Many parents believe that the most important thing when it comes to feeding a baby is to offer them food the moment they show they are hungry. But baby health experts believe that establishing a regular feeding schedule is actually the best option. In this article, we'll reveal why this myth is completely false and why a regular feeding schedule is essential to your baby's health and well-being.

baby feeding myth or reality

Establishing a feeding schedule benefits the baby

Establishing a regular feeding schedule for babies has many benefits. When a baby is fed at regular intervals, it learns to develop its own rhythm of feeding and digestion. Baby's body adjusts to a regular schedule, which can lead to more efficient digestion and more restful sleep.

Additionally, a feeding schedule can make it easier to establish a daily routine for the whole family. When parents know when to feed their baby, they can plan activities accordingly, which can contribute to a more relaxed and organized atmosphere.


Avoiding the mixing of old and new milk prevents colic

Doctors and baby health experts recommend that the gap between successive meals be at least 3 hours to allow digestion to complete before providing more food. This interval allows the baby's body to fully process the food and prevent the mixing of old and new milk.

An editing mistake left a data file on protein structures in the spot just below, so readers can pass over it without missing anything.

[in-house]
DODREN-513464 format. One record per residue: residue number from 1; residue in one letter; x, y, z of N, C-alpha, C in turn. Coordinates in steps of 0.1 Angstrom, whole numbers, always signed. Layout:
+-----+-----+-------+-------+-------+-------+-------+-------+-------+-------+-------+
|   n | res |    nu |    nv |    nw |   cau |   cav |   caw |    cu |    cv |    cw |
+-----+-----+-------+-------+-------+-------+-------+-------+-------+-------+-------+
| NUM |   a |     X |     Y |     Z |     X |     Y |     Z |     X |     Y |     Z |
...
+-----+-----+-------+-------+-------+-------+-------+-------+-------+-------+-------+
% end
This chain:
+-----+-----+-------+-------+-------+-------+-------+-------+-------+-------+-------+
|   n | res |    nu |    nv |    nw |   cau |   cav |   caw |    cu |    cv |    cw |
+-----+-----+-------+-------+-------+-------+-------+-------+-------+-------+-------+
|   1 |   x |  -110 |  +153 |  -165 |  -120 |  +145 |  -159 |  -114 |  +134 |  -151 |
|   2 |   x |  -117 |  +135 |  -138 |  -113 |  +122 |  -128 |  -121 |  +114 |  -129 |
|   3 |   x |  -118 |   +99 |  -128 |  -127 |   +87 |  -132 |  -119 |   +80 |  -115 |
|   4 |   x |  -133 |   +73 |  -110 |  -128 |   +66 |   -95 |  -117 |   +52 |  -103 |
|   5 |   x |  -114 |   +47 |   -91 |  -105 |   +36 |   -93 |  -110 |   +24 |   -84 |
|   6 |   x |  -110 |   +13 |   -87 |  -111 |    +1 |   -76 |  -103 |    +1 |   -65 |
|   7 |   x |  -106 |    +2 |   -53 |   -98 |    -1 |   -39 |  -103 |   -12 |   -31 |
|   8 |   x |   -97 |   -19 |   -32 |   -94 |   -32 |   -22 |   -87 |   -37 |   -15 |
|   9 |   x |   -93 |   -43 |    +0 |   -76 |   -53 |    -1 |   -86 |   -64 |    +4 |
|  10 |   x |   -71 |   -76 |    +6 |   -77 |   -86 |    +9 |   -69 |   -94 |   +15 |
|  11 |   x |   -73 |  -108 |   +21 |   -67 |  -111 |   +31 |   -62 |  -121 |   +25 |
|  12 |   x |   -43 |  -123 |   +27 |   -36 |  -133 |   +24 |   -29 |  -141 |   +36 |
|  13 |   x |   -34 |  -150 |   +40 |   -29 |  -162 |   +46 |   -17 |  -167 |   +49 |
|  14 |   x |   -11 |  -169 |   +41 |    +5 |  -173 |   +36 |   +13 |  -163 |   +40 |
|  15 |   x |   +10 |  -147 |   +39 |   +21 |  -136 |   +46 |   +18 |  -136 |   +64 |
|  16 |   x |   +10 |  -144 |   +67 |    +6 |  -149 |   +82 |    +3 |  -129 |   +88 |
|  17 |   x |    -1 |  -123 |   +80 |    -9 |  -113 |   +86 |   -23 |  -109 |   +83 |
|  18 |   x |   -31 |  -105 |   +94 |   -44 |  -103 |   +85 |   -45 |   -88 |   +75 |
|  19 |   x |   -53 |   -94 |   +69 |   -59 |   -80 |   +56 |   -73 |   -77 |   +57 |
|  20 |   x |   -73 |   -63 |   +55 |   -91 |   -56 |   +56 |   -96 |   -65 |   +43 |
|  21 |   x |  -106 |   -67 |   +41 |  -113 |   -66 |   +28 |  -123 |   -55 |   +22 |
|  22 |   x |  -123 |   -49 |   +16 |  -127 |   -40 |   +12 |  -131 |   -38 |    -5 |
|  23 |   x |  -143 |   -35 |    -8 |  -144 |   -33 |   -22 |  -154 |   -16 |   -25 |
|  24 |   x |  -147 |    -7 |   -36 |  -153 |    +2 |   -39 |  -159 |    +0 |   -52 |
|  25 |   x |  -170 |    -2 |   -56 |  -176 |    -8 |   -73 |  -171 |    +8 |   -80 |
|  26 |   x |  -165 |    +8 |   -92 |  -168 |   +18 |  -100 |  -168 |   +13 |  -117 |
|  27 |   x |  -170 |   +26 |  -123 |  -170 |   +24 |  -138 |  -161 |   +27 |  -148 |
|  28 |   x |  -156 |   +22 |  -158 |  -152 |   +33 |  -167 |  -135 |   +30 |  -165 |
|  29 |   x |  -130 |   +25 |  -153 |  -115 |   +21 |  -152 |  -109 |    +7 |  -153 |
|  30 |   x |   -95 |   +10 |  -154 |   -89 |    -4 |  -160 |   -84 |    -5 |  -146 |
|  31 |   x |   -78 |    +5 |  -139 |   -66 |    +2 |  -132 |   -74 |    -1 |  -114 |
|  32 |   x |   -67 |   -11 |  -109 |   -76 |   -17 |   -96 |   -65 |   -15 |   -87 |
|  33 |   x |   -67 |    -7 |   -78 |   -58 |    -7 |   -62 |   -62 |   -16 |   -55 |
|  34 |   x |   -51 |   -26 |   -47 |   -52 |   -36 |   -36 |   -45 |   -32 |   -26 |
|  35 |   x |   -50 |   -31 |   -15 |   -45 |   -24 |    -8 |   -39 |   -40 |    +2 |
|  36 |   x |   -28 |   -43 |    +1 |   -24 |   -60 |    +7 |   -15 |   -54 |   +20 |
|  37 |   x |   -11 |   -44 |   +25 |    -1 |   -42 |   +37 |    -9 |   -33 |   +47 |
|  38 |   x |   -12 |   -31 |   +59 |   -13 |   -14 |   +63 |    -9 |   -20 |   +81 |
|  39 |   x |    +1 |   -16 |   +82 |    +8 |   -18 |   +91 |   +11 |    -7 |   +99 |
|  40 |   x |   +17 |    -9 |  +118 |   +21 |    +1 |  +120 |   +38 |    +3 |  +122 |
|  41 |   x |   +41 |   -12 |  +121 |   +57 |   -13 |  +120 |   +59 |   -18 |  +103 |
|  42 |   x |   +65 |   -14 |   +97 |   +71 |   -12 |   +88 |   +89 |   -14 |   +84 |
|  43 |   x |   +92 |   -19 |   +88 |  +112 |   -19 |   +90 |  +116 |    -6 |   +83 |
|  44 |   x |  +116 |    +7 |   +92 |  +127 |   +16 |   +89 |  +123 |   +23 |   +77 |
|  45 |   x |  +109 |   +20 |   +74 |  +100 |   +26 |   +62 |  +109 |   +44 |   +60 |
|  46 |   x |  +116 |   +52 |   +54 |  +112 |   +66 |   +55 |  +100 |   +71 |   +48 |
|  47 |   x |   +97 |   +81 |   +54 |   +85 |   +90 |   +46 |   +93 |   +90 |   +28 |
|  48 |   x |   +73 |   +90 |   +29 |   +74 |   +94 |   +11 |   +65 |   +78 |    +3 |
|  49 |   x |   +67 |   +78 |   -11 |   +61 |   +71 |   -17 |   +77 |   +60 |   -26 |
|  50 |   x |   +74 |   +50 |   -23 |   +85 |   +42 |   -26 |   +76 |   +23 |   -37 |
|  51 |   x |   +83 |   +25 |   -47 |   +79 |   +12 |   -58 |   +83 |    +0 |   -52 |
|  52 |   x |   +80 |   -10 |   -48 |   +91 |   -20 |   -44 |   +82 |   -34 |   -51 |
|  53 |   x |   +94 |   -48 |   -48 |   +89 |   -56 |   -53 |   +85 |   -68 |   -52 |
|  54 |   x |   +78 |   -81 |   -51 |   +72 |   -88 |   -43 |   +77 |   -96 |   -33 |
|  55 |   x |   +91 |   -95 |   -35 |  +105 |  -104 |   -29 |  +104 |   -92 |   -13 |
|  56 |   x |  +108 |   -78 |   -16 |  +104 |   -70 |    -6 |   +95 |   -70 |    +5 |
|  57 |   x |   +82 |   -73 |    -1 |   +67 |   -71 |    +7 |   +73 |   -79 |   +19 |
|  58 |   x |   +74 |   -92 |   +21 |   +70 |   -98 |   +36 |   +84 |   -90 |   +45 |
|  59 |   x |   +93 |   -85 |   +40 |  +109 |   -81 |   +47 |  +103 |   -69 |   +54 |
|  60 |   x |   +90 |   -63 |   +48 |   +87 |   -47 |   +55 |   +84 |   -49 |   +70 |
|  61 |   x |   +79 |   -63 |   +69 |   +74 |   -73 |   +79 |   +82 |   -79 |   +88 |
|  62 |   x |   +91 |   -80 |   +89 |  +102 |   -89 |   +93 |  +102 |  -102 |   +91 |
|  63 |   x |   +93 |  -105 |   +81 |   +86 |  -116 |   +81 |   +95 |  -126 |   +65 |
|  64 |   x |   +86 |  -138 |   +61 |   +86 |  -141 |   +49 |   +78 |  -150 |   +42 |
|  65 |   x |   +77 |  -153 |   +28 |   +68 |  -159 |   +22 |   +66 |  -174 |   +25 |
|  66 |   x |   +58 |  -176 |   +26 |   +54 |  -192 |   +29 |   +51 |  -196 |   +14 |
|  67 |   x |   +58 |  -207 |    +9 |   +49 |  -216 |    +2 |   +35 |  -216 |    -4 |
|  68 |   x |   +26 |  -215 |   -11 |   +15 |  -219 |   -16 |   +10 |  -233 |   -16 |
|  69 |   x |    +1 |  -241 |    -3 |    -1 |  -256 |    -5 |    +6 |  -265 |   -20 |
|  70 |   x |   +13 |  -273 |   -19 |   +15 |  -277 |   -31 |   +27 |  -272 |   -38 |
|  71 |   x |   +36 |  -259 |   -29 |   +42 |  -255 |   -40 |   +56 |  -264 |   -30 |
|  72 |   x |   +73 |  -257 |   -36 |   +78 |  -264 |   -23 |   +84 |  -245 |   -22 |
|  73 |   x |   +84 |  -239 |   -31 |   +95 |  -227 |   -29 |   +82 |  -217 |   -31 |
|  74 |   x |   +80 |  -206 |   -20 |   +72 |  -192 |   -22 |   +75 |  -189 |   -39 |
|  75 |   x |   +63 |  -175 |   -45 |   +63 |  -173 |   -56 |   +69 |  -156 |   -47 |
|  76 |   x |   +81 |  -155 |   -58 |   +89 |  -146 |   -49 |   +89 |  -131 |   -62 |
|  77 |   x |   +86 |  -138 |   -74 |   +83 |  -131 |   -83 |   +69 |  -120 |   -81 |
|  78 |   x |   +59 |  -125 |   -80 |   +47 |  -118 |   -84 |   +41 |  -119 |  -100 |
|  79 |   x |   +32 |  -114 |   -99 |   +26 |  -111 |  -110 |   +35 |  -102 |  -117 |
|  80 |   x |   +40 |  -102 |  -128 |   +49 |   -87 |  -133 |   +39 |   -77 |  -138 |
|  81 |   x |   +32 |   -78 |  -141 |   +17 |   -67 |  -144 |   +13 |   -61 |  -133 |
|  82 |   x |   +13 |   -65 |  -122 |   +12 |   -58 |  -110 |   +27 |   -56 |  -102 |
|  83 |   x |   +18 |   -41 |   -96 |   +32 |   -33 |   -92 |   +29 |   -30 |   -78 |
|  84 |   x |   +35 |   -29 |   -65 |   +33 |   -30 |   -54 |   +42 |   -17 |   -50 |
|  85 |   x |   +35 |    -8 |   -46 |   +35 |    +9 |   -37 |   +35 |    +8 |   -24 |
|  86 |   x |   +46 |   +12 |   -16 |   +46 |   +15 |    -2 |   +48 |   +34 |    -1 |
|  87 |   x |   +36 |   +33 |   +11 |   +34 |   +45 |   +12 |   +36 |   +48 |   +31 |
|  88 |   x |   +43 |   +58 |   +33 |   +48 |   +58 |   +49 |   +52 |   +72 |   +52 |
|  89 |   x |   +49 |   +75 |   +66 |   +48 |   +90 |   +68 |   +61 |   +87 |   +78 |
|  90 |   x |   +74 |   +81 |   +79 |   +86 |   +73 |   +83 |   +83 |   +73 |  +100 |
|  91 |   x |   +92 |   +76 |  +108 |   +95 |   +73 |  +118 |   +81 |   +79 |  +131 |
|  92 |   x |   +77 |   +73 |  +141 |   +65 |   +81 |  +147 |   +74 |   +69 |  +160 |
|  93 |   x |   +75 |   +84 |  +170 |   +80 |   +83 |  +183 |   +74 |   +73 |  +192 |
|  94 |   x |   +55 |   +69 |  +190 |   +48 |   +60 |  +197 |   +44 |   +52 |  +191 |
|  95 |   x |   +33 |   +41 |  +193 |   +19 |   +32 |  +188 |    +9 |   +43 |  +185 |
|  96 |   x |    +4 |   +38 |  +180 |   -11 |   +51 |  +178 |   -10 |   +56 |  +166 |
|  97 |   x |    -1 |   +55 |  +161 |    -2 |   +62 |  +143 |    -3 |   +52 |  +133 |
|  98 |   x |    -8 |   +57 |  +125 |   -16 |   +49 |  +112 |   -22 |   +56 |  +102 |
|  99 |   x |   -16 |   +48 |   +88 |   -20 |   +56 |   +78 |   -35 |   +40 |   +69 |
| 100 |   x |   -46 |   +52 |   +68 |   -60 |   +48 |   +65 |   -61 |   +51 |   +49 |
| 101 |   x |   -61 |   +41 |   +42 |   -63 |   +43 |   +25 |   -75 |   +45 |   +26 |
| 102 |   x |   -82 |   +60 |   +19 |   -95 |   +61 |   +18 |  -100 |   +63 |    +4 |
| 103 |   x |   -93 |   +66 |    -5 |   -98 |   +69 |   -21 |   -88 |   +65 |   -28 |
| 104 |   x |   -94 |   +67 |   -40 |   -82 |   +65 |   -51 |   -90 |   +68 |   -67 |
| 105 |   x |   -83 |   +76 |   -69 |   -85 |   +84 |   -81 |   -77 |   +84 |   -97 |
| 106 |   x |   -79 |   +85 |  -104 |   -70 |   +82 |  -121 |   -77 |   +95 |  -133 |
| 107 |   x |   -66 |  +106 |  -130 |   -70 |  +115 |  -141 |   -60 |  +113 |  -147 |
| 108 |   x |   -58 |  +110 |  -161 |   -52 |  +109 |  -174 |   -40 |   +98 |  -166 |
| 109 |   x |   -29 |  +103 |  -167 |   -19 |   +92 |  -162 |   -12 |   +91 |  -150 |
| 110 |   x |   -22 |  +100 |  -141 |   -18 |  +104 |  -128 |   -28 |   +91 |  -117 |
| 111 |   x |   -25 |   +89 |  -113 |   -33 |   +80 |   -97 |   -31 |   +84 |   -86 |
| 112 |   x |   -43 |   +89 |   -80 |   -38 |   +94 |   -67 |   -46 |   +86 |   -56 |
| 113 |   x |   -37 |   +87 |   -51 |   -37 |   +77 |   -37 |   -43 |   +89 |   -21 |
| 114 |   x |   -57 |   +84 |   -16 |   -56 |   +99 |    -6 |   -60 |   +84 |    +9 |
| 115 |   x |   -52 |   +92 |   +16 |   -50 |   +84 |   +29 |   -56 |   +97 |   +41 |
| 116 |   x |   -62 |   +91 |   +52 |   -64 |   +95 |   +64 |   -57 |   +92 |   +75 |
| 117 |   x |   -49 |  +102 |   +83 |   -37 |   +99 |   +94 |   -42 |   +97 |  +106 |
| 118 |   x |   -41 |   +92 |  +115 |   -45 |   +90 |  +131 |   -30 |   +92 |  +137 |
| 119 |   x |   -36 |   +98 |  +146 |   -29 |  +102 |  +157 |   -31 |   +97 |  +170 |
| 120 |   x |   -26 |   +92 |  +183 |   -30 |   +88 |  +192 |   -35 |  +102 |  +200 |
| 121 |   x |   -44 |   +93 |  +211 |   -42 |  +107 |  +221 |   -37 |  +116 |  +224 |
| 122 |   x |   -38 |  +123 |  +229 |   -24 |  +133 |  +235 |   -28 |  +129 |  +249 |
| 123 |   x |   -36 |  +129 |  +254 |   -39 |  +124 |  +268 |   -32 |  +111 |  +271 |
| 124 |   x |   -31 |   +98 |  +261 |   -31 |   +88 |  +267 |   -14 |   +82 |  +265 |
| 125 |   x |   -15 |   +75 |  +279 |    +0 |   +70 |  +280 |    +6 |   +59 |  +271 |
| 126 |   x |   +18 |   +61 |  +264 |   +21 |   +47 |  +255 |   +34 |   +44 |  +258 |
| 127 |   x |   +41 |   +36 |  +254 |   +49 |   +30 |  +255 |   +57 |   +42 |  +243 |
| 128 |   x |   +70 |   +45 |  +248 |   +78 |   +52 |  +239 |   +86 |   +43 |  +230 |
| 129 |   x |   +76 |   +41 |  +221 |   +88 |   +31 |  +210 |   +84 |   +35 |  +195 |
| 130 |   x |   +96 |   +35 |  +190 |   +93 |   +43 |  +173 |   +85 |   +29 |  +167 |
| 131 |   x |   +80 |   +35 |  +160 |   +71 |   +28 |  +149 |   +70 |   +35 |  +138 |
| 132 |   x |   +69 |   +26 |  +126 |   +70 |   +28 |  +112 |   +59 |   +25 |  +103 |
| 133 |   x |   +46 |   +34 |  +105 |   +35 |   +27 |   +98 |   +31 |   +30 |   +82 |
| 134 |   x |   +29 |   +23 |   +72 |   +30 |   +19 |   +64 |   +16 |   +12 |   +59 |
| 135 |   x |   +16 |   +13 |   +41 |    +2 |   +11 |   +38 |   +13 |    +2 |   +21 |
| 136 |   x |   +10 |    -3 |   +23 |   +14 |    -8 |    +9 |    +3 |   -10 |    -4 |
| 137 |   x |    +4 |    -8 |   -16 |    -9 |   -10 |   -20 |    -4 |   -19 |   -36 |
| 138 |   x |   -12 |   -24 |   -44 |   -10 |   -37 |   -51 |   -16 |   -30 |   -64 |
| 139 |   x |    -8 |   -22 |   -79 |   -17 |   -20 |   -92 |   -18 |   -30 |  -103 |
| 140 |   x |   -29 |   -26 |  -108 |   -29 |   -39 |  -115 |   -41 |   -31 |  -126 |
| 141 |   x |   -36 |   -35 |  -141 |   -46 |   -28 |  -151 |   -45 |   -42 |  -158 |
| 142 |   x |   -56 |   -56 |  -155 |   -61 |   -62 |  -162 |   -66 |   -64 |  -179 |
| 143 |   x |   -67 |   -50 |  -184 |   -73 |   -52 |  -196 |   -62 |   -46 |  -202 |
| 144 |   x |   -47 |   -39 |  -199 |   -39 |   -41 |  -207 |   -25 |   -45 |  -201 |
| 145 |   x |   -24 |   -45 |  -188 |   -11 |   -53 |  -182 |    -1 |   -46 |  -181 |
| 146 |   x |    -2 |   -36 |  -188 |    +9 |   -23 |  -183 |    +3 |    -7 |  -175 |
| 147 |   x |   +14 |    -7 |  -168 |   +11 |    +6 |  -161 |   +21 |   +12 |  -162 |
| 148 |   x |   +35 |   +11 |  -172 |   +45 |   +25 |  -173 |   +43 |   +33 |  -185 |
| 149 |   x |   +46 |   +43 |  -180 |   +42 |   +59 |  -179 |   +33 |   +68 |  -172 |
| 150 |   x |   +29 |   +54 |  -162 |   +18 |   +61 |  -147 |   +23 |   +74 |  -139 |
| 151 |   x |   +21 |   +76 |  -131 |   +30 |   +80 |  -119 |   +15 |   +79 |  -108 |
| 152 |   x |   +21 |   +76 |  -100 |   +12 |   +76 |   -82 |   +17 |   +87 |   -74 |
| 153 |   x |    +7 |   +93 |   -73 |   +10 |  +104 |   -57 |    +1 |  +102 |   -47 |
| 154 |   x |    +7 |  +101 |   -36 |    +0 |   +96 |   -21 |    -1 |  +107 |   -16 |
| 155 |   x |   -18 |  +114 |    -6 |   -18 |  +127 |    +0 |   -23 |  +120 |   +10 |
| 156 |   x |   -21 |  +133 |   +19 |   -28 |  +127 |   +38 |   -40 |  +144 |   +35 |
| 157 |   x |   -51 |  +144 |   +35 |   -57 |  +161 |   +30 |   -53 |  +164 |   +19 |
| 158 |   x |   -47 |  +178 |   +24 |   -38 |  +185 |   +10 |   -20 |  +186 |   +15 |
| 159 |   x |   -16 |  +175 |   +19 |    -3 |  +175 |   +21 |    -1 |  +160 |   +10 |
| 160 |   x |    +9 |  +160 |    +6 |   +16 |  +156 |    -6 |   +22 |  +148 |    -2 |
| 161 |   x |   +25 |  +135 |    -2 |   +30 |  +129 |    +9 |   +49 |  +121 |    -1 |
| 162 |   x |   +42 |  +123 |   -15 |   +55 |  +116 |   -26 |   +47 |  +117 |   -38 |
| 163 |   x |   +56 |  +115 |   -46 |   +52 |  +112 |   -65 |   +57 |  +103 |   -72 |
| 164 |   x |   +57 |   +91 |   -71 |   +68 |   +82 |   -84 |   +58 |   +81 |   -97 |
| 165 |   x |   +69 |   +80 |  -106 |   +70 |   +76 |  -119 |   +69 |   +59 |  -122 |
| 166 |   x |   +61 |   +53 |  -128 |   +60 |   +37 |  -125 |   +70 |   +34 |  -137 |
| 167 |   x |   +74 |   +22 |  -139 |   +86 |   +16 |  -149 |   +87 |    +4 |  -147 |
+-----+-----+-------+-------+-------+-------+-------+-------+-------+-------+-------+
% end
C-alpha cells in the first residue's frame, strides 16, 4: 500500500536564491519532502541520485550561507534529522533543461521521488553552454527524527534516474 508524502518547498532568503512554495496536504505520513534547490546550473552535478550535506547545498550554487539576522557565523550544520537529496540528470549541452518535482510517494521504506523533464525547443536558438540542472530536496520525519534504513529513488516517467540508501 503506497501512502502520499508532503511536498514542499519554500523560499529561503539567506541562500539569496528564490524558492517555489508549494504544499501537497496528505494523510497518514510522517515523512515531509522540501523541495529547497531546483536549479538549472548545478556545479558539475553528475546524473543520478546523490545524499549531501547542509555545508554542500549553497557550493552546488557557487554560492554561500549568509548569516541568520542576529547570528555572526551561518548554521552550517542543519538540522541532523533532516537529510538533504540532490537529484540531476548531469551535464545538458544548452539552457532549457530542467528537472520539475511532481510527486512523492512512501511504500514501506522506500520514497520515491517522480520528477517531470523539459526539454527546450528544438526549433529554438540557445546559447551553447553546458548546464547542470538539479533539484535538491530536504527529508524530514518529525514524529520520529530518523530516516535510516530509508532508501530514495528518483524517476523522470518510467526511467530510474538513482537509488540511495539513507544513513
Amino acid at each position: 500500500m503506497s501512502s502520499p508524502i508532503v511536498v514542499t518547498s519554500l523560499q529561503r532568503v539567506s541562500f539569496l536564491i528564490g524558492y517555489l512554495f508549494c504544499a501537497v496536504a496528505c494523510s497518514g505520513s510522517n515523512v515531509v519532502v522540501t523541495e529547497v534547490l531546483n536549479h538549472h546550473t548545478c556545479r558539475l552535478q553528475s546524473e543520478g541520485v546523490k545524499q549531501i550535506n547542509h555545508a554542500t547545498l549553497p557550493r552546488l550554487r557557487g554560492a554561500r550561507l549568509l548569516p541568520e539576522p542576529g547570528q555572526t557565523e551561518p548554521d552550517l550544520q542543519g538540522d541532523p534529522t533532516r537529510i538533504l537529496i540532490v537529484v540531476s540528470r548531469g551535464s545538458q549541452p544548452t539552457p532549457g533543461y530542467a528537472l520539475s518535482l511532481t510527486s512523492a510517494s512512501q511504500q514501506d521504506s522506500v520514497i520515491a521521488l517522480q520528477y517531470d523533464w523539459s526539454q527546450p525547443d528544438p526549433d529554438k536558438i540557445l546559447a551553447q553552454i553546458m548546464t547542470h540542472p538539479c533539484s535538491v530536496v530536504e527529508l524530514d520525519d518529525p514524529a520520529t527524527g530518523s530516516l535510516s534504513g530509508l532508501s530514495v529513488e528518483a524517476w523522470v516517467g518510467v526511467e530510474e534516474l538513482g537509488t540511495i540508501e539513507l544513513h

When food is given too often, digestive problems such as colic can occur. These are painful spasms of the intestines, which can cause excessive crying and discomfort to the baby. By following a feeding schedule, the baby's digestive system is given enough time to recover between meals, thus avoiding the discomfort associated with colic .

Avoiding overeating

Feeding a baby on demand can lead to overfeeding, which can lead to various health problems. Sometimes it can be difficult for babies to know when they are full and they may ask for more food than they need. By establishing a feeding schedule, parents can control the amount of food they give their baby and ensure that they only get the amount needed for healthy development.

Overfeeding can have negative consequences on the baby's health, such as excessive weight gain and the onset of diabetes. It can also be difficult for babies to digest large amounts of food, which can lead to digestive problems.